Education and Second Life

Second Life is an internet based virtual world in which people interact with one another via avatars and engage in a range of activities. They can explore the world, meet and form friendships with others and even exchange goods and services.

You use this environment to build virtual objects with the option to add interaction. You also create and personalise your avatar which can be a representation of you, the opposite sex, an animal or even an abstract shape.

Role of education in Second Life

Where does education fit into all of this? This virtual world enables people to undertake activities which include virtual meetings, training sessions and teaching via a virtual school or university. Many universities around the world have built an online version of their campus within Second Life and use this to give lectures, teach new skills or to enable students to work together on projects.

This is useful for students enrolled on distance learning programmes who are unable to undertake a traditional undergraduate degree due to a variety of factors. This type of system allows them the chance to meet and interact with other students as well as keep up to date with assignments. It can also prevent feelings of isolation and loneliness which can occur in students who work away from a university.

Many students are comfortable with social interaction online such as social networking sites, virtual worlds and games. They see this as a challenge – especially if they are keen gamers, and embrace it rather than ignore it.

But there will be students who are less enthusiastic about this technology and shy away from using it. The aim then is to encourage them to overcome any hesitation and learn by exploring. They are free to make mistakes and to undertake tasks in new ways. This means the onus is on the teacher or educators to create a safe environment where they can find their feet.

The aim is to build a community in which students participate and collaborate as a way of learning about a range of subjects. They design and build new places, undertake a variety of tasks – which have been set for them by their teachers, and acquire knowledge in new and exciting ways. This guarantees an experience which they are unlikely to forget.

A new educational model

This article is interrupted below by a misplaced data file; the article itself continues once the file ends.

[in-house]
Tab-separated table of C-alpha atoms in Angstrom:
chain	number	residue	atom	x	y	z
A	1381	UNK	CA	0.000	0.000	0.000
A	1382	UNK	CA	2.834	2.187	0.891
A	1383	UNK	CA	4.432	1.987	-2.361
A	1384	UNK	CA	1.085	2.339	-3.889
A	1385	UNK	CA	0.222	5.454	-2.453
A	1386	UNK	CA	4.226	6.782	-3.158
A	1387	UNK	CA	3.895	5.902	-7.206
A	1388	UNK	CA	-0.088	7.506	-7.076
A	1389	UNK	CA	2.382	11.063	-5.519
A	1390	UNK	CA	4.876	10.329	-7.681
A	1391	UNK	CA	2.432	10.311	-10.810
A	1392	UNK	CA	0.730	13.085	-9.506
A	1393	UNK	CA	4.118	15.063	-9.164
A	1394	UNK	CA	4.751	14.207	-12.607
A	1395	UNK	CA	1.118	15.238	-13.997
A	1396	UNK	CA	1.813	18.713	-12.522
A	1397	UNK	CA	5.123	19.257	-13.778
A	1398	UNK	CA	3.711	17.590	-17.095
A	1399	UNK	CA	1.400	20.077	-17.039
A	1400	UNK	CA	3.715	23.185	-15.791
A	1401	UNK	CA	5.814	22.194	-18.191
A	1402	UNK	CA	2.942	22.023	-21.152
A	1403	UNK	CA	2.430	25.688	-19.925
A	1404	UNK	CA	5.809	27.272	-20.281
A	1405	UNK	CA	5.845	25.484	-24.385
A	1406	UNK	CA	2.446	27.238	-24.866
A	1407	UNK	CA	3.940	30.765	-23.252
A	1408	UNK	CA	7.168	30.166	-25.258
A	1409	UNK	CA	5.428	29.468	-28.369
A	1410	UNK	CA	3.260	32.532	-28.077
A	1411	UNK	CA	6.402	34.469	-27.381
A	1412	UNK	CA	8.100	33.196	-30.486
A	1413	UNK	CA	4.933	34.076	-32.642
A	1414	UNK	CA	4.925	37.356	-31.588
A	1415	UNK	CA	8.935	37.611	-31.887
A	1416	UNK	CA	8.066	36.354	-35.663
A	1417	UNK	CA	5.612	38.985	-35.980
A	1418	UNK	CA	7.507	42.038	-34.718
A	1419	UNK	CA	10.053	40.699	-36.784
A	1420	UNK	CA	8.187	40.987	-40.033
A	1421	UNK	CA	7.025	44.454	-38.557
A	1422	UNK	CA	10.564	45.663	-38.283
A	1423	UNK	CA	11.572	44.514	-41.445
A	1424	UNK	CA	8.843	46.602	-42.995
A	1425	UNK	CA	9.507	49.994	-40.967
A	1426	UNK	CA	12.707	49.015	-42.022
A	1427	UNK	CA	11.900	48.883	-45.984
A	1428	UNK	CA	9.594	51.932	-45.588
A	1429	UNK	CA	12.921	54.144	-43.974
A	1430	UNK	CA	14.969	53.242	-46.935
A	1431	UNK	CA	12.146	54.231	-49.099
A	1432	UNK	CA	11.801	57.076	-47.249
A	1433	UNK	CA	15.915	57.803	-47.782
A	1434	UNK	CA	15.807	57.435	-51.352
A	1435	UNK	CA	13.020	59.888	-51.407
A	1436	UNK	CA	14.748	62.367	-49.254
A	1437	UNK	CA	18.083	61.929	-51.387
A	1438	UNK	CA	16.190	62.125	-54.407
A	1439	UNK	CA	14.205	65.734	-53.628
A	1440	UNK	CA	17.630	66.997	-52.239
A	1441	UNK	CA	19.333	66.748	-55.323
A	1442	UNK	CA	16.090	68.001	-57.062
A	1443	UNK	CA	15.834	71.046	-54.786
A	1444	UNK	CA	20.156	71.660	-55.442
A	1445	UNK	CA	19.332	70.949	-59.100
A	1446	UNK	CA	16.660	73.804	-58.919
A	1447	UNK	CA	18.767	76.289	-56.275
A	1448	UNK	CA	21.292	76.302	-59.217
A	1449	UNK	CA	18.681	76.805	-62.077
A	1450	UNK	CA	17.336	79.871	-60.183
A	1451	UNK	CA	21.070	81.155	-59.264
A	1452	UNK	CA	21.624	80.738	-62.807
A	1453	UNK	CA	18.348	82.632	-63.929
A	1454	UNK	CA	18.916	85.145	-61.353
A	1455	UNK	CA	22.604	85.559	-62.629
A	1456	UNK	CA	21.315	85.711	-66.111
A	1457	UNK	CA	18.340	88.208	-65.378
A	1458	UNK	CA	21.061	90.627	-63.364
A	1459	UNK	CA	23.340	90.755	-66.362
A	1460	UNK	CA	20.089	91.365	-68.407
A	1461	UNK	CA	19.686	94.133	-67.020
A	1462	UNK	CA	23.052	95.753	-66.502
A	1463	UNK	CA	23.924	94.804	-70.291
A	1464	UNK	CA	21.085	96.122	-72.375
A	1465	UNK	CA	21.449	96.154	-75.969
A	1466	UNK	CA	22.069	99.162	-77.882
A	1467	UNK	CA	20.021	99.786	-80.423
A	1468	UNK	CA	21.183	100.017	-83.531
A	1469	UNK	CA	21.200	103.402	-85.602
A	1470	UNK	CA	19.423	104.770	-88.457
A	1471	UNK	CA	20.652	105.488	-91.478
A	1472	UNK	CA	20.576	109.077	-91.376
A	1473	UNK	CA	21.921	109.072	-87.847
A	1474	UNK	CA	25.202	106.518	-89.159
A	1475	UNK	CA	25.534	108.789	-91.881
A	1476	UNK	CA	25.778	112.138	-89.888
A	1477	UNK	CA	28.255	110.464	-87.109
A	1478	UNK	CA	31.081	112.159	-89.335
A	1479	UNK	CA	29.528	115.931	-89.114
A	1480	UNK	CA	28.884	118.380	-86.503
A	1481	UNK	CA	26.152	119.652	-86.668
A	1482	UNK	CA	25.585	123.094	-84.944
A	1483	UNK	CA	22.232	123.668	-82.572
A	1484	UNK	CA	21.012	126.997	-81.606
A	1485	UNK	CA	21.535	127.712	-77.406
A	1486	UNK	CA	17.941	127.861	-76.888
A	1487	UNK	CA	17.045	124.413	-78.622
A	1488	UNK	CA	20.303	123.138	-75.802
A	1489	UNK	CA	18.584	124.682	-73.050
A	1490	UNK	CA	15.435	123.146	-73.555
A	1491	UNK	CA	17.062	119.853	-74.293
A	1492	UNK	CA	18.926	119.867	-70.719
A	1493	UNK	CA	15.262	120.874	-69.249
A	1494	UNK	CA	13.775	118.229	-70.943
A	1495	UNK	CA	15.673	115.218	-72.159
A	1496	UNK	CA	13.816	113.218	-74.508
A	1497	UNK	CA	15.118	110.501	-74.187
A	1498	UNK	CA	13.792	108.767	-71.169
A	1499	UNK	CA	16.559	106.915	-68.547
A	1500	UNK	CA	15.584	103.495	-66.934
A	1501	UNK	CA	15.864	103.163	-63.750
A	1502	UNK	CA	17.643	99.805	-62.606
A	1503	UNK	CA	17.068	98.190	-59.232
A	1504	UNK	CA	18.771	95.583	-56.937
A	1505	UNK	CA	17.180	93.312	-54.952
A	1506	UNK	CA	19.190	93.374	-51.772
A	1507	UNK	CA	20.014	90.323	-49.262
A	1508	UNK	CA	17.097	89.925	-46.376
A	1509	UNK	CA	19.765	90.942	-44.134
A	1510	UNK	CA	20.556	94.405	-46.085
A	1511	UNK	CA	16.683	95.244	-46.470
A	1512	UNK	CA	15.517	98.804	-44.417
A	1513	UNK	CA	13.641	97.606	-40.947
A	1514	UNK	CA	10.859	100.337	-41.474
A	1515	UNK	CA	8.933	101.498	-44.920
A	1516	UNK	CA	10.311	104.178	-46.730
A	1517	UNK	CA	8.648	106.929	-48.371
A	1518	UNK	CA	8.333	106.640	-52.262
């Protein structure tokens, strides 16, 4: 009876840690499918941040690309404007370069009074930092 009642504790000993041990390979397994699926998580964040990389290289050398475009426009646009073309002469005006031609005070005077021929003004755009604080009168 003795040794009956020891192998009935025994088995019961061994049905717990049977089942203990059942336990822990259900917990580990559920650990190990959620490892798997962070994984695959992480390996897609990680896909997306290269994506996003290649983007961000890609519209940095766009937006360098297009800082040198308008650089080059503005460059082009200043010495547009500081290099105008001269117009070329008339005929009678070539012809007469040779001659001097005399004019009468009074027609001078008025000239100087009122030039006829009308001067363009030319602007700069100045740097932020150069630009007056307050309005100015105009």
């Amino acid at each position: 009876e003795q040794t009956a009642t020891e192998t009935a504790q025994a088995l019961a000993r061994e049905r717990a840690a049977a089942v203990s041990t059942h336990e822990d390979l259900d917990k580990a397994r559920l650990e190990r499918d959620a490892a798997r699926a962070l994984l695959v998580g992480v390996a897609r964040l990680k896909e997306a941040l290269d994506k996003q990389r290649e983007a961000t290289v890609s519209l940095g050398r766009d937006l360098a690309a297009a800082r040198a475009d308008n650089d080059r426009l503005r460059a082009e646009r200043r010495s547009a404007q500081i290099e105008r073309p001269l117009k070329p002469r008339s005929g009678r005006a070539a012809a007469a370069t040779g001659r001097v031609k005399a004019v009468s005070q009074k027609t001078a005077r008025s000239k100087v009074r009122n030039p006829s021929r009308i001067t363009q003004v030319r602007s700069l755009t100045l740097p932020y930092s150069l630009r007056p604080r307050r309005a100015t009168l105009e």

A virtual world offers a new learning model which is based upon high levels of interaction, engagement and experience. There are opportunities to learn and develop in ways which are not possible in the real world. Plus it cuts down on the need to travel to a college or university which is a boon for students on distance learning programmes.

Virtual worlds such as Second Life enable many students to make connections between abstract concepts as well as understanding the basic theories. They have the chance to experiment within this type of environment and the freedom to make mistakes without the risk of censure or a lowering of their self-esteem.

Is Second Life viable?

However, there are arguments for this type of technology with opponents claiming that it has reached its ‘sell by date’ and is superseded by newer forms of technology, e.g. cloud computing. They argue that Second Life and other virtual worlds have had their moment of fame and that many users are becoming disillusioned with the technology. They are looking for the next big thing which includes cloud computing but this appears to be more of a problem in industry than academia.

Second Life and The OU

But there are universities who continue to use Second Life. For example, The Open University (The OU for short) provides a wide range of distance learning courses on the television, internet and via Second Life.

So, we could argue that there is still a place for Second Life which should form part of any learning strategy now and in the future.

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